The next day we were up to some more serious business, and went to see a desert cave. One can get there through a canyon-like gullet. At first we couldn’t find it, as we went out to the desert only by feel with the huge Nissan Patrol. Then we found a gullet. We had a really hard time getting the car down, and got stuck in the porous gravel. We weren’t equipped for an adventure like that, so we had to dig the car out with our own hands, but didn’t succeed. At last we lifted up the back wheel with the erector, and rolled some rocks under it. In the canyon we found the gullet leading to the cave. Don’t think of anything exotic. Some locals know the place, and go there regularly to have picnic and smoke opium. They had also built a kitchen in the cave, and just like other Iranian picnic-sites it is full of rubbish. There is water dripping into a pool from the rock wall and one can drink from that. After an hour we got bored of it all, went back to Yazd, and started laying the basis of our surreal andventures of the upcoming few days.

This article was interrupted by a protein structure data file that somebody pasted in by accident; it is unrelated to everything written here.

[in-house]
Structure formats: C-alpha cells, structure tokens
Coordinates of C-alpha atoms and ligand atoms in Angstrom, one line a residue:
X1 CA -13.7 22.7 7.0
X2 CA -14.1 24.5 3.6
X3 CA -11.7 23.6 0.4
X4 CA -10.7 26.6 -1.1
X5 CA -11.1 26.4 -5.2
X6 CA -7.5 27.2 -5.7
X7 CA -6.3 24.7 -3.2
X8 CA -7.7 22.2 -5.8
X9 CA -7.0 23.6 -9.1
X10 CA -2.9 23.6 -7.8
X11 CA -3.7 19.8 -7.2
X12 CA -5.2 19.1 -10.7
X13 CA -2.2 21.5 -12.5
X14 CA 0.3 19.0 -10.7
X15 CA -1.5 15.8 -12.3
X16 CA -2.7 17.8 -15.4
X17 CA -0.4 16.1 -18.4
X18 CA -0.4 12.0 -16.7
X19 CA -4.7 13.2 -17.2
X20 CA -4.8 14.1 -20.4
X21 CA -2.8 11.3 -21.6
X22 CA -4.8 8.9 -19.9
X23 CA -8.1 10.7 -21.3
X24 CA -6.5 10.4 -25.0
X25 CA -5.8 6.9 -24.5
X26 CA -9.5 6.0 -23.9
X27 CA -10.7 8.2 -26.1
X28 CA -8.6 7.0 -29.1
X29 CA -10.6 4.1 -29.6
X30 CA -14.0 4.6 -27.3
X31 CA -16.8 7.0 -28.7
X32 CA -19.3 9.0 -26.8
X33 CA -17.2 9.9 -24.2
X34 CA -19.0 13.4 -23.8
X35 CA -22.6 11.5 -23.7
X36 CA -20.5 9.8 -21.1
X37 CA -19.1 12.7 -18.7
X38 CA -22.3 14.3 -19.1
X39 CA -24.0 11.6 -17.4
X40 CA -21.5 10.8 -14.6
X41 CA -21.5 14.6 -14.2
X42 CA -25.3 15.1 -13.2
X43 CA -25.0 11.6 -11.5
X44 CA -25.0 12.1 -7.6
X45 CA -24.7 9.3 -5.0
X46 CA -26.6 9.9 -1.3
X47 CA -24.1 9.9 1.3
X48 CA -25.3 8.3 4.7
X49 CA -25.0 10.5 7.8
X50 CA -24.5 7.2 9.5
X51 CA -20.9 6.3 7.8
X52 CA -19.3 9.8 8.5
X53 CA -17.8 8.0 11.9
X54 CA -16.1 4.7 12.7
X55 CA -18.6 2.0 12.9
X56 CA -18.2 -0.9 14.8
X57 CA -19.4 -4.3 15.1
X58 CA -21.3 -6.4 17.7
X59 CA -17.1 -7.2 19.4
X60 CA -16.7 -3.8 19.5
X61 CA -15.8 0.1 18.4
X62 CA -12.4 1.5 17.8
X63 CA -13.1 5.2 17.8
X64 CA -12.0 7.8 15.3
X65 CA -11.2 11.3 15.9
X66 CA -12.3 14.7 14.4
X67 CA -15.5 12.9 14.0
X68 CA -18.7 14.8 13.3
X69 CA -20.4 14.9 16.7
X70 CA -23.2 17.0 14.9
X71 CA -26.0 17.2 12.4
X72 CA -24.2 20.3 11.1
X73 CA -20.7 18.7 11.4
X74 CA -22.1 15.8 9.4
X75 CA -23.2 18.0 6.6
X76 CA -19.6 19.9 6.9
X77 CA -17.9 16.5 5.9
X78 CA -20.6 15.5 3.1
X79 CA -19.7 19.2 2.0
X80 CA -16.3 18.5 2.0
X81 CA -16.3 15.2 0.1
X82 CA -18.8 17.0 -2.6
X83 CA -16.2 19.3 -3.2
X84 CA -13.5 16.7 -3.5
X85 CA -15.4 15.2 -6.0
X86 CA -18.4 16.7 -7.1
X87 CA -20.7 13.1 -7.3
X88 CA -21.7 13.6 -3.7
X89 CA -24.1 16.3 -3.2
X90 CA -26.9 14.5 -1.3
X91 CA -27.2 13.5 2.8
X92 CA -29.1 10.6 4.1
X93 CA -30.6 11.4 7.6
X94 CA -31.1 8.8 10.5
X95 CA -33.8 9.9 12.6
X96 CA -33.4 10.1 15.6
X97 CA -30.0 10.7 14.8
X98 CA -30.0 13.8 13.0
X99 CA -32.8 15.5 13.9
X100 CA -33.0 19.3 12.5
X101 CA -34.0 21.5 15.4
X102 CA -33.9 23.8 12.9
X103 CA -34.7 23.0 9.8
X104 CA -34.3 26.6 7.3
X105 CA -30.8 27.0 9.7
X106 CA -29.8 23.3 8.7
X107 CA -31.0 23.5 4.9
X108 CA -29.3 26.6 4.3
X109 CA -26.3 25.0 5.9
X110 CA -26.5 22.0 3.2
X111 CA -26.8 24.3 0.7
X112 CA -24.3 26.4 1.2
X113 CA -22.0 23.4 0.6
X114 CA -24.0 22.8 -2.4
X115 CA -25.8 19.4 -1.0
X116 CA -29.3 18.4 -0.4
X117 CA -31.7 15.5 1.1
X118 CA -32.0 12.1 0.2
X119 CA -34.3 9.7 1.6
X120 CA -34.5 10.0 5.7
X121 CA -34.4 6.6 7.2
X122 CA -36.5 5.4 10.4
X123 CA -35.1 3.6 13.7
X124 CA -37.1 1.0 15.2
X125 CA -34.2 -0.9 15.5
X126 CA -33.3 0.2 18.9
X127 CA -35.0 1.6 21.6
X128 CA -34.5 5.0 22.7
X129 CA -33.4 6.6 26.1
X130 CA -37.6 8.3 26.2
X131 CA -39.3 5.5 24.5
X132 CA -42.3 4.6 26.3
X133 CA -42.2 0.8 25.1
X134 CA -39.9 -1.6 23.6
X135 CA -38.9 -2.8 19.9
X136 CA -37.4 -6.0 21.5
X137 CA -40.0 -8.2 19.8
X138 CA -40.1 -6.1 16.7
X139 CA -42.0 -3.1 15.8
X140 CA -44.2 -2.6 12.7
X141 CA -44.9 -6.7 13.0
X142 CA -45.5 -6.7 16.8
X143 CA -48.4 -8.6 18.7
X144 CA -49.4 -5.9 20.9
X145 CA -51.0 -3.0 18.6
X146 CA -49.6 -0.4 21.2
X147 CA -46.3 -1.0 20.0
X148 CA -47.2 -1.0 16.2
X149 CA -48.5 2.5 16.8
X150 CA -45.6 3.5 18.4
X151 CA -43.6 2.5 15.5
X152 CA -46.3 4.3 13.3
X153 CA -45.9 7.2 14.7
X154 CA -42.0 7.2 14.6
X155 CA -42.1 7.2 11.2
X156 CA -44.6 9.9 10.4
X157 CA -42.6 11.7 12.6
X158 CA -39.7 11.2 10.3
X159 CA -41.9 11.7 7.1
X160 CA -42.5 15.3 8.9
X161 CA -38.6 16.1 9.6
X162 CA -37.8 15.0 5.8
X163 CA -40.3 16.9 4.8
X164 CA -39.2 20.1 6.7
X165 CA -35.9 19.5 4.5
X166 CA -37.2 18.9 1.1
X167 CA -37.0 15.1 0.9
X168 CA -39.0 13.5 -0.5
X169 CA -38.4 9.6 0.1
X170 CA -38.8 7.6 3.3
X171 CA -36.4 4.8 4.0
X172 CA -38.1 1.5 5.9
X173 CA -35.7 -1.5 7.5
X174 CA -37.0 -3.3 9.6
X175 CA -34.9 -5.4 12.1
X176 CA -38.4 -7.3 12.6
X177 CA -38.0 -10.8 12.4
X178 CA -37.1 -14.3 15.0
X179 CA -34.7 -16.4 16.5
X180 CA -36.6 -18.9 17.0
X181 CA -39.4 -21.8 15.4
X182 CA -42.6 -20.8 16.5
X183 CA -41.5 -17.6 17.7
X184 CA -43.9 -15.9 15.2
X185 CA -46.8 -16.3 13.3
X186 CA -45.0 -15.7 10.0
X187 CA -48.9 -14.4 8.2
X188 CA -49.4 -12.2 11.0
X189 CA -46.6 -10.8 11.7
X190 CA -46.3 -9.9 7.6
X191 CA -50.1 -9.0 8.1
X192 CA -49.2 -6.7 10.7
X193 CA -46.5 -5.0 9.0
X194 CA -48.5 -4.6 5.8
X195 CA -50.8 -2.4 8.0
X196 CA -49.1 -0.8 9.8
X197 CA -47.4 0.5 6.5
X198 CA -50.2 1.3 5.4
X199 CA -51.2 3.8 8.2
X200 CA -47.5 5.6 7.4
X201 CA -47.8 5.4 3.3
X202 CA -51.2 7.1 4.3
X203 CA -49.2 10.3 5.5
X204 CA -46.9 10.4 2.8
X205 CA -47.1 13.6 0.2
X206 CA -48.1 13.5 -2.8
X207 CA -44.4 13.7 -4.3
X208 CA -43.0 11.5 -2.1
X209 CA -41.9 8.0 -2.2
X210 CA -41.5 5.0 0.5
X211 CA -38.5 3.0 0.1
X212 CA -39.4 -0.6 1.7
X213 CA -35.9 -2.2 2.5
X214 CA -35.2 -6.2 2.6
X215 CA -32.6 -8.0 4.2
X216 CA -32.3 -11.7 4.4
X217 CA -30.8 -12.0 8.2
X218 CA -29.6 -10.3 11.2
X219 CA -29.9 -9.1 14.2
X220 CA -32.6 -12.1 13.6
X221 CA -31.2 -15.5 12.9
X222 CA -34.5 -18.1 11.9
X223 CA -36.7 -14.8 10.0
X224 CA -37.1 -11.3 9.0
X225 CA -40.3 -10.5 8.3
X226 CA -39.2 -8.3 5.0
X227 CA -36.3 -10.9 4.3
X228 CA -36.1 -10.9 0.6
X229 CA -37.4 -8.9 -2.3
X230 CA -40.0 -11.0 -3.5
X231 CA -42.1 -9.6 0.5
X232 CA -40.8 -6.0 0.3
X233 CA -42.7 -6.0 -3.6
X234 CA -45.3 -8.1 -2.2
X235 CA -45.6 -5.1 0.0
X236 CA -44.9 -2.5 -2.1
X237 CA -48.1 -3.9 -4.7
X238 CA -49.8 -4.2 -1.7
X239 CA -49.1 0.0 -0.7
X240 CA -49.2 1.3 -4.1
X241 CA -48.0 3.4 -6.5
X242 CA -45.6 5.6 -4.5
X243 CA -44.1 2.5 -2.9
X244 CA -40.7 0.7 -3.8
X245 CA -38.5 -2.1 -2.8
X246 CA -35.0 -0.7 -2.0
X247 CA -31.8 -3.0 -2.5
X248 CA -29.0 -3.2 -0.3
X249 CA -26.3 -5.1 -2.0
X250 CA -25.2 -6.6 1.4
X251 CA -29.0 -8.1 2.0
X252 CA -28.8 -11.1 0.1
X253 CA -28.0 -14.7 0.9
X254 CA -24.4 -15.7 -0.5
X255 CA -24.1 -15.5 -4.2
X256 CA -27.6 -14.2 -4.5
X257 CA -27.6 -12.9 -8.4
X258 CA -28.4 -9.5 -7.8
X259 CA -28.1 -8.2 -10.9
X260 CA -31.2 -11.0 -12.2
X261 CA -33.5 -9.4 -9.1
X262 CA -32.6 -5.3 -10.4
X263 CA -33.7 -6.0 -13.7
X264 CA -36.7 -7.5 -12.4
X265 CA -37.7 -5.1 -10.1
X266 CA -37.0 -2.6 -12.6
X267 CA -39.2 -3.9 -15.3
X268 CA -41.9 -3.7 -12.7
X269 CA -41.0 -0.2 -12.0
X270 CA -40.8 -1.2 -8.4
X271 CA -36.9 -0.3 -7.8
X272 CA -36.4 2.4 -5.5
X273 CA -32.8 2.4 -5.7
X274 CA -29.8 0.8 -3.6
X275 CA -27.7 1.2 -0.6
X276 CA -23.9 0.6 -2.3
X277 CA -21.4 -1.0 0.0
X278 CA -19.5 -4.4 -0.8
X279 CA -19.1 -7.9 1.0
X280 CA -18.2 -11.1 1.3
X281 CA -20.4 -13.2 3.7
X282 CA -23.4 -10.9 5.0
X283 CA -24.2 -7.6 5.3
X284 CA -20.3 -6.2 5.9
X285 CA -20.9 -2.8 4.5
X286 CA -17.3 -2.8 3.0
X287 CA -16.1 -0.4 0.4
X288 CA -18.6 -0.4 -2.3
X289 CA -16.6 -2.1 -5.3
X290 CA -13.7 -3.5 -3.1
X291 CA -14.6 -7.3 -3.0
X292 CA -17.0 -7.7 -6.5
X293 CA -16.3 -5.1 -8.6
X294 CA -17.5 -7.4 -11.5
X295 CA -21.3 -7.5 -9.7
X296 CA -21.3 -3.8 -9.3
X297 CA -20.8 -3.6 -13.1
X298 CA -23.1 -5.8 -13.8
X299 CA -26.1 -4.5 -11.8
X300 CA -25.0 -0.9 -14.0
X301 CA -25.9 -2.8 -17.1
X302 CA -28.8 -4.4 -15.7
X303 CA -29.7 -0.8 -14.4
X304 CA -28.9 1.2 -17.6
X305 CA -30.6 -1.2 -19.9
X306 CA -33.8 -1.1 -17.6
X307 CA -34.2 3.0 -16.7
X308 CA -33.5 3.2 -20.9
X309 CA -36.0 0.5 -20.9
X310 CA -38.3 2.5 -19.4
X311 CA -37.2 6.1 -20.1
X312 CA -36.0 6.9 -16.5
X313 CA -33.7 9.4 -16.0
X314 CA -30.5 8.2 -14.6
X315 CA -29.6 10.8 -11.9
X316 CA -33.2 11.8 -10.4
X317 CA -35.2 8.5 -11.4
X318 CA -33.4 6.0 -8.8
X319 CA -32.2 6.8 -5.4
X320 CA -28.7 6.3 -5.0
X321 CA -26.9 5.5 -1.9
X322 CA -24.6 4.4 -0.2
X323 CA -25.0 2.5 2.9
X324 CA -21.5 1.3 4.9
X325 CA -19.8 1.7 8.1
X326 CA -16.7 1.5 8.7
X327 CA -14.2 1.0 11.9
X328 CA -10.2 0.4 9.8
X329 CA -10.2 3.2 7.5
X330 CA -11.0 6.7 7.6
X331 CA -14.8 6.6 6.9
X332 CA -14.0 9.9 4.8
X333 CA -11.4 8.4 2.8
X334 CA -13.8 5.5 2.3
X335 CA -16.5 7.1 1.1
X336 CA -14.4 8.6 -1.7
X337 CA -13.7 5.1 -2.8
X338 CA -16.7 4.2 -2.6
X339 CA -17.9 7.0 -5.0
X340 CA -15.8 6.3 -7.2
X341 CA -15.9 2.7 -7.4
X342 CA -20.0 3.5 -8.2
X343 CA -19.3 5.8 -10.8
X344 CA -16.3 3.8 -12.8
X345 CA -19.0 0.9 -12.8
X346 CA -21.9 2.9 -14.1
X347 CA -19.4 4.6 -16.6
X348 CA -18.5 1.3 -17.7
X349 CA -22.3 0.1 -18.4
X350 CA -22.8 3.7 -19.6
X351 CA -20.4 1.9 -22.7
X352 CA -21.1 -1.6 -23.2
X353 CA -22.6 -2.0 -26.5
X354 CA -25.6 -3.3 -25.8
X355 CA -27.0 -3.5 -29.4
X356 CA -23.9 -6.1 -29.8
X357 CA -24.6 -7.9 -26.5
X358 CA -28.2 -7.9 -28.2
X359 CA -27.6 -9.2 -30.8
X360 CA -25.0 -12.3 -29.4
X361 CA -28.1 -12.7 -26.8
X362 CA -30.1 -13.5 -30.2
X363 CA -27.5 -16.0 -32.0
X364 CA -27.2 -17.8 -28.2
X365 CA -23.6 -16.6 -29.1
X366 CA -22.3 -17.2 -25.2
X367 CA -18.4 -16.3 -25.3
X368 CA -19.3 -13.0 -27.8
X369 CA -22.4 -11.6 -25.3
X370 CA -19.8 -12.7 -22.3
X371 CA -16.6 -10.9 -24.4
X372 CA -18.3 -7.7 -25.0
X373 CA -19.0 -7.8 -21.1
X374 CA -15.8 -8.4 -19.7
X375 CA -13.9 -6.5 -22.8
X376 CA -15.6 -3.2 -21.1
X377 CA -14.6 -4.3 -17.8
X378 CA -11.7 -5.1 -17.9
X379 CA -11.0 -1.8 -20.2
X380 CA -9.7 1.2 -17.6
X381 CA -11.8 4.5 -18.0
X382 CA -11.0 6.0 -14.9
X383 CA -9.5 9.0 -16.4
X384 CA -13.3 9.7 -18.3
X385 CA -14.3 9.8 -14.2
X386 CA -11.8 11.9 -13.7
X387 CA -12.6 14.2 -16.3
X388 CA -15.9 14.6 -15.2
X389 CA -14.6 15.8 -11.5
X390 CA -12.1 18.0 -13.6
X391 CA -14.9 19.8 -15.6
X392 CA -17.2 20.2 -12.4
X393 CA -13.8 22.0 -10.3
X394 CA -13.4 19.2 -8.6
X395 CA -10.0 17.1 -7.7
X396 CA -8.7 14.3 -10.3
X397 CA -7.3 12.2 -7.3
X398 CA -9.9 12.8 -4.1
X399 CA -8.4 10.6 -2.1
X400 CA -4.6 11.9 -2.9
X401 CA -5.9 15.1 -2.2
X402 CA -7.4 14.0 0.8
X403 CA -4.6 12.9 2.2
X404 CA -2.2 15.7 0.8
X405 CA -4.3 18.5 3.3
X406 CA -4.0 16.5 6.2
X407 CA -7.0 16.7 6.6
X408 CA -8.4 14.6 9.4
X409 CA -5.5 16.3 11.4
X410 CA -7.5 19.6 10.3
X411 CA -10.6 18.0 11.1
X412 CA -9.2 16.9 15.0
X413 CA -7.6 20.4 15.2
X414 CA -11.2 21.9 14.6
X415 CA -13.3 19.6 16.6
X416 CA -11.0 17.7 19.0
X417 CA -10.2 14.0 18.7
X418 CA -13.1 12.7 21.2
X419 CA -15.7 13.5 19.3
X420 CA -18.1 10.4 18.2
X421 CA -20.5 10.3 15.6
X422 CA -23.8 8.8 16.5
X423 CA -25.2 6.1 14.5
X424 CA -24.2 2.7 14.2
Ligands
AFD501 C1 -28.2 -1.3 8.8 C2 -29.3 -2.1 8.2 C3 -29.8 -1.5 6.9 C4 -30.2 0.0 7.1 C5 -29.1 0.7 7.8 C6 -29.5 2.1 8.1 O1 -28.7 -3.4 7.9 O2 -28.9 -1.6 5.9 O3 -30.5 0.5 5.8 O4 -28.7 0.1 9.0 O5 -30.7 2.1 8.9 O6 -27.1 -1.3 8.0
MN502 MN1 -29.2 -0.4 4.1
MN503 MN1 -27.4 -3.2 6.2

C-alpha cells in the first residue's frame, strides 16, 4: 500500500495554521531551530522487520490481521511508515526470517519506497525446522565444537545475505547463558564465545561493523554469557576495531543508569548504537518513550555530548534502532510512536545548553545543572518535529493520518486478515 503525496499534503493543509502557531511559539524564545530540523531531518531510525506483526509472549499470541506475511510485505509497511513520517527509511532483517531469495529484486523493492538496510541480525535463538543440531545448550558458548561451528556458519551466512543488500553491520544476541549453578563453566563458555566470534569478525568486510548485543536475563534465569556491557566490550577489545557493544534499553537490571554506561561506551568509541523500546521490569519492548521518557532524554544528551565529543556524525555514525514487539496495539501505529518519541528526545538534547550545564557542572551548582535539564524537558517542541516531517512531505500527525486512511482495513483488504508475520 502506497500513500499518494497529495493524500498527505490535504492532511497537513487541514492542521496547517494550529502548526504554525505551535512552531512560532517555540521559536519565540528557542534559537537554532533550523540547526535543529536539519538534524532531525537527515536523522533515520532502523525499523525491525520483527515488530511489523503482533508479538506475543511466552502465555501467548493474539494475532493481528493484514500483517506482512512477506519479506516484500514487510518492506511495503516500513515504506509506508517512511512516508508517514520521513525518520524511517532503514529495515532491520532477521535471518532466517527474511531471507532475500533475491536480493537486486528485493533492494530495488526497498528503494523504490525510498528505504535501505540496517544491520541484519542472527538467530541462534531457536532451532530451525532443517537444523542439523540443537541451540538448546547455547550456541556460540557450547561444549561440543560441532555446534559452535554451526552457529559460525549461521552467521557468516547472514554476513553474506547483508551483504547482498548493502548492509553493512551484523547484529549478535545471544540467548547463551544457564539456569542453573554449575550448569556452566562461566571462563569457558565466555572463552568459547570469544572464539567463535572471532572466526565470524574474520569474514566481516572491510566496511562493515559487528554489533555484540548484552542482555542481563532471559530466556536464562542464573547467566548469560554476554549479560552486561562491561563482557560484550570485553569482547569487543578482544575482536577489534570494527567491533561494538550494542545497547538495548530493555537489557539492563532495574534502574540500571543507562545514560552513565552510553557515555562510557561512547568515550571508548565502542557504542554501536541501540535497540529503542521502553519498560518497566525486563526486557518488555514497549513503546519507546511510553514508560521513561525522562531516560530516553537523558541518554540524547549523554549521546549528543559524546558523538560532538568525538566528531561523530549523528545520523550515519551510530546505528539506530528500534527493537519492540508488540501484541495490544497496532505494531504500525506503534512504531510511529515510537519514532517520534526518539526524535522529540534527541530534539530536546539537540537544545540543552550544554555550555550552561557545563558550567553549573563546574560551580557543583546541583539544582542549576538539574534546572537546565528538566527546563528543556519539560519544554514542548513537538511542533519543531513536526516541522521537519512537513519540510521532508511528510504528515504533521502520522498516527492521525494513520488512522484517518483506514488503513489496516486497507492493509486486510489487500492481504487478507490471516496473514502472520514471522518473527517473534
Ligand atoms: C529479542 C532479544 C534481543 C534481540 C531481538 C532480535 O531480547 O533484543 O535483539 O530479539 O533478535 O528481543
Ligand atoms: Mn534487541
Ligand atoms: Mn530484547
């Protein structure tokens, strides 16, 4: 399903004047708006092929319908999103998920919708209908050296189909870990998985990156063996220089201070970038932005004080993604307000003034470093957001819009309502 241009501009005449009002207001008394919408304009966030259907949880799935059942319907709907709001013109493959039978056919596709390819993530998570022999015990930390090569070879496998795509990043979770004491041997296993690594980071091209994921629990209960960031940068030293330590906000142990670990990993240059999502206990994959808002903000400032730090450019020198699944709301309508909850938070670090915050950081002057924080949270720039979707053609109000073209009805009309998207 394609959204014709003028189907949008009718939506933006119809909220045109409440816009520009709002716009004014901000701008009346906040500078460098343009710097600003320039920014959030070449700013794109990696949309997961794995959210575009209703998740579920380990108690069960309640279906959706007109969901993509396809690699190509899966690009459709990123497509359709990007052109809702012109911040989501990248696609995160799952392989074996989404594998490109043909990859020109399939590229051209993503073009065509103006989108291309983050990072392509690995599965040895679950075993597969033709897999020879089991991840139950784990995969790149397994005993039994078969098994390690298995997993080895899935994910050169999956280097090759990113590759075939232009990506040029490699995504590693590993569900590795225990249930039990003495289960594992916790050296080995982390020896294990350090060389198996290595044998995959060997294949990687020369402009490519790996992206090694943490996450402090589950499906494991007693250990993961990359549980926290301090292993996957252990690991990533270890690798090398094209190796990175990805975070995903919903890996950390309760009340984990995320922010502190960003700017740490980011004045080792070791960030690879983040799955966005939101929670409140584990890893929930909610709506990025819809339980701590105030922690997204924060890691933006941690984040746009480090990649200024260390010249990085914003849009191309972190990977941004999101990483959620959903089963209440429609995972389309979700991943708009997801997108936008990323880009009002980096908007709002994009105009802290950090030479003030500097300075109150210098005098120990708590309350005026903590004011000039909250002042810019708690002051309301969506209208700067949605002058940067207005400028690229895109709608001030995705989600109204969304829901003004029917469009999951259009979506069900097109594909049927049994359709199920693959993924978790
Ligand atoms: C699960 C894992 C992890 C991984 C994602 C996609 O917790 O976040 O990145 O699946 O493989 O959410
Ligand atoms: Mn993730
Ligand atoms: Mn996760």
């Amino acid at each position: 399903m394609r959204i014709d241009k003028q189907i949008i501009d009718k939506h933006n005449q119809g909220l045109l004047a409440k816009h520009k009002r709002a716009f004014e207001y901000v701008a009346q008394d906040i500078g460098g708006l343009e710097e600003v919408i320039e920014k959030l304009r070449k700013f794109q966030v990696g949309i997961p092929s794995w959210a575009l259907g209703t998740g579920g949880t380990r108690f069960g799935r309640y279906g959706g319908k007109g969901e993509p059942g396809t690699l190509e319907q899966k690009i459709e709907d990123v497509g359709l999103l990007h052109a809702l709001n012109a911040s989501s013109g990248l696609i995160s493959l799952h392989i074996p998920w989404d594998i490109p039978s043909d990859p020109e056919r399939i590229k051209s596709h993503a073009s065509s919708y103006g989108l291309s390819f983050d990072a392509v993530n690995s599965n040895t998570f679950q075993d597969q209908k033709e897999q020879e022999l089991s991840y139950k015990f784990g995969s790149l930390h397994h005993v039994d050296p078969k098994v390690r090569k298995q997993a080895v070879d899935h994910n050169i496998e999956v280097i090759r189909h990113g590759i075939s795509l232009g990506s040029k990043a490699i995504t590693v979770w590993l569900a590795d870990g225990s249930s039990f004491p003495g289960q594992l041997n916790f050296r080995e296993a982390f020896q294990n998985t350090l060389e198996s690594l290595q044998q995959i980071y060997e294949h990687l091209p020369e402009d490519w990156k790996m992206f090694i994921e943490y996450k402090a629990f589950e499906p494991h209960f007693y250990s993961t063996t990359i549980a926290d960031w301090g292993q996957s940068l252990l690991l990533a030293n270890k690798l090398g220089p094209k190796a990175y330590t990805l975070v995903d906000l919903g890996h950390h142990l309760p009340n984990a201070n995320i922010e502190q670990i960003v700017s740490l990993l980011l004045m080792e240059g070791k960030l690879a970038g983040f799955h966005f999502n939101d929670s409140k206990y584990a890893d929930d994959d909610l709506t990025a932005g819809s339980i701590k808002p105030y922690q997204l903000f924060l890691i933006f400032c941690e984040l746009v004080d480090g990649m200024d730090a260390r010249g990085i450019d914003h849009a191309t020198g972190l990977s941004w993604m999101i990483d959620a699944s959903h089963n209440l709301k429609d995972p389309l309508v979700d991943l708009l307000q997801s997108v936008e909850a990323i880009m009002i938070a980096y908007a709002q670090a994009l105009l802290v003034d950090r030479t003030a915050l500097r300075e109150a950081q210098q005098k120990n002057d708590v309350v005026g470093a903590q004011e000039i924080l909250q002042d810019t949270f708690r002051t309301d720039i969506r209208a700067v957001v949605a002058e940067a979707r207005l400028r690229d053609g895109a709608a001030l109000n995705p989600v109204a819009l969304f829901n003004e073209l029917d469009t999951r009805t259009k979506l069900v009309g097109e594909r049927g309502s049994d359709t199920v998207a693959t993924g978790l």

A year ago Sebastian bought a camel. Fortunately it is of the the smaller kind that doesn’t grow bigger as time goes by. Being a wild animal, it had been forced to do different acts through beating, in accordance with the country’s camel keeping traditions. We named the project ’sleeping under the free sky desert tour’, to which Stefan, the Swiss, Sebastian, the Dutch and myself lent our names. Then, on the previous night we also took in Roman, the Russian into partnership. Our goal was to transfer the camel from Ardakan to a farm called Haft-a Dor, which lies some 25-40 kms from there (the name means ’Seven Pearls’in Persian – a perfect brand name for luxury goods, which I would surely make into a registered trademark if I ever needed one), and is a goddamn fucked up place in the desert. This needed to be done so that the camel could leave the closed Ardakan pomegranate garden and find a new home in the desert where it can be relatively free and make friends with other camels – you know, the camel is a social animal, just like man.